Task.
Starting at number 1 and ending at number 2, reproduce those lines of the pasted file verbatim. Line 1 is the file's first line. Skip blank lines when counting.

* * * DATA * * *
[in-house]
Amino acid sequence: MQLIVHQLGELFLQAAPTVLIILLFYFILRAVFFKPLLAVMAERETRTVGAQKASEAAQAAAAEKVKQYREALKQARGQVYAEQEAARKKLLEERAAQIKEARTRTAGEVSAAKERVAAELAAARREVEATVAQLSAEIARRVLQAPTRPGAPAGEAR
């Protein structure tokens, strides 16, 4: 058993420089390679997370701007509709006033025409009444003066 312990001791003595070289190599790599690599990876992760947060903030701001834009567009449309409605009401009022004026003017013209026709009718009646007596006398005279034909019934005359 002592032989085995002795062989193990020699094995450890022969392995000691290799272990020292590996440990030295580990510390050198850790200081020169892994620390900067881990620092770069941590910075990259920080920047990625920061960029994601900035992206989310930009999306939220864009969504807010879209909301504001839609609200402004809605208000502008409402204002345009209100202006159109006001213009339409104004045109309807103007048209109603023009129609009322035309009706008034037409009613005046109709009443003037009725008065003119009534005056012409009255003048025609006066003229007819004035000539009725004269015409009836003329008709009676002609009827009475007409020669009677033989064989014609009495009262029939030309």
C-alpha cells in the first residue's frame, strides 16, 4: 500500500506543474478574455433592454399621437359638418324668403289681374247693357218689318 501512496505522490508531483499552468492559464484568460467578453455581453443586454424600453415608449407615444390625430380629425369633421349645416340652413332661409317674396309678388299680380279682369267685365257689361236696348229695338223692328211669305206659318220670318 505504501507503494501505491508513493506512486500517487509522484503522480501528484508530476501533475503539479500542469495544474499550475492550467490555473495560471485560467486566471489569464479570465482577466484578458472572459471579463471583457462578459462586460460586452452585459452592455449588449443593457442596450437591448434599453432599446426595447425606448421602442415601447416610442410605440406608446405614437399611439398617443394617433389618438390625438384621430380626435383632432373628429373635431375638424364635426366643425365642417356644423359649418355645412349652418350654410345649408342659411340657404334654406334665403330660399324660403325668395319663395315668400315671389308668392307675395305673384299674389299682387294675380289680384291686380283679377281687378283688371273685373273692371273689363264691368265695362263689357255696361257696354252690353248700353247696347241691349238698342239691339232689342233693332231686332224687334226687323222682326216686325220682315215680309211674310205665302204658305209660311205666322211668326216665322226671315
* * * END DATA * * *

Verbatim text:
[in-house]
Amino acid sequence: MQLIVHQLGELFLQAAPTVLIILLFYFILRAVFFKPLLAVMAERETRTVGAQKASEAAQAAAAEKVKQYREALKQARGQVYAEQEAARKKLLEERAAQIKEARTRTAGEVSAAKERVAAELAAARREVEATVAQLSAEIARRVLQAPTRPGAPAGEAR